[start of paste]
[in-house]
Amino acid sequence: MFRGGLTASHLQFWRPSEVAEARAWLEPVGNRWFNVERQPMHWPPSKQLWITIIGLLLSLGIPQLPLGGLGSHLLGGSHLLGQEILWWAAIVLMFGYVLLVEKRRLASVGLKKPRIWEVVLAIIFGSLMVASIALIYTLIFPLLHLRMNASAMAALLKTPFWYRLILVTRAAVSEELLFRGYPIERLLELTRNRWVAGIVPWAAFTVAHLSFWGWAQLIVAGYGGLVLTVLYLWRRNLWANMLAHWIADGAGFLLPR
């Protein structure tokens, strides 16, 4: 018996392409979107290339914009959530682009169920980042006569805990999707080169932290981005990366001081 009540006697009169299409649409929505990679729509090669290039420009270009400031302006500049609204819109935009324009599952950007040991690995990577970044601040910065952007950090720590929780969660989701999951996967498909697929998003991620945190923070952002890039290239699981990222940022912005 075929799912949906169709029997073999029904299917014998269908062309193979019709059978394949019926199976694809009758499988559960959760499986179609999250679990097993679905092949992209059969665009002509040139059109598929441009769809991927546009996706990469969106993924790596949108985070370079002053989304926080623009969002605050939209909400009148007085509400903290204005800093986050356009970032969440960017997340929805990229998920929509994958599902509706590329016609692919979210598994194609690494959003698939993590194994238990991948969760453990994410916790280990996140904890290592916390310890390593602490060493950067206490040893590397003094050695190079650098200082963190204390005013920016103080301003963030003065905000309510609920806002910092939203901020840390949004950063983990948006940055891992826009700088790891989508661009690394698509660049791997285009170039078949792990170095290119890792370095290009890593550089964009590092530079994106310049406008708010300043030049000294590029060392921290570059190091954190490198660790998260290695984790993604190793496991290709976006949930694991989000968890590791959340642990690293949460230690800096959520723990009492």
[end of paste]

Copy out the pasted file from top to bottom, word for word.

[in-house]
Amino acid sequence: MFRGGLTASHLQFWRPSEVAEARAWLEPVGNRWFNVERQPMHWPPSKQLWITIIGLLLSLGIPQLPLGGLGSHLLGGSHLLGQEILWWAAIVLMFGYVLLVEKRRLASVGLKKPRIWEVVLAIIFGSLMVASIALIYTLIFPLLHLRMNASAMAALLKTPFWYRLILVTRAAVSEELLFRGYPIERLLELTRNRWVAGIVPWAAFTVAHLSFWGWAQLIVAGYGGLVLTVLYLWRRNLWANMLAHWIADGAGFLLPR
């Protein structure tokens, strides 16, 4: 018996392409979107290339914009959530682009169920980042006569805990999707080169932290981005990366001081 009540006697009169299409649409929505990679729509090669290039420009270009400031302006500049609204819109935009324009599952950007040991690995990577970044601040910065952007950090720590929780969660989701999951996967498909697929998003991620945190923070952002890039290239699981990222940022912005 075929799912949906169709029997073999029904299917014998269908062309193979019709059978394949019926199976694809009758499988559960959760499986179609999250679990097993679905092949992209059969665009002509040139059109598929441009769809991927546009996706990469969106993924790596949108985070370079002053989304926080623009969002605050939209909400009148007085509400903290204005800093986050356009970032969440960017997340929805990229998920929509994958599902509706590329016609692919979210598994194609690494959003698939993590194994238990991948969760453990994410916790280990996140904890290592916390310890390593602490060493950067206490040893590397003094050695190079650098200082963190204390005013920016103080301003963030003065905000309510609920806002910092939203901020840390949004950063983990948006940055891992826009700088790891989508661009690394698509660049791997285009170039078949792990170095290119890792370095290009890593550089964009590092530079994106310049406008708010300043030049000294590029060392921290570059190091954190490198660790998260290695984790993604190793496991290709976006949930694991989000968890590791959340642990690293949460230690800096959520723990009492």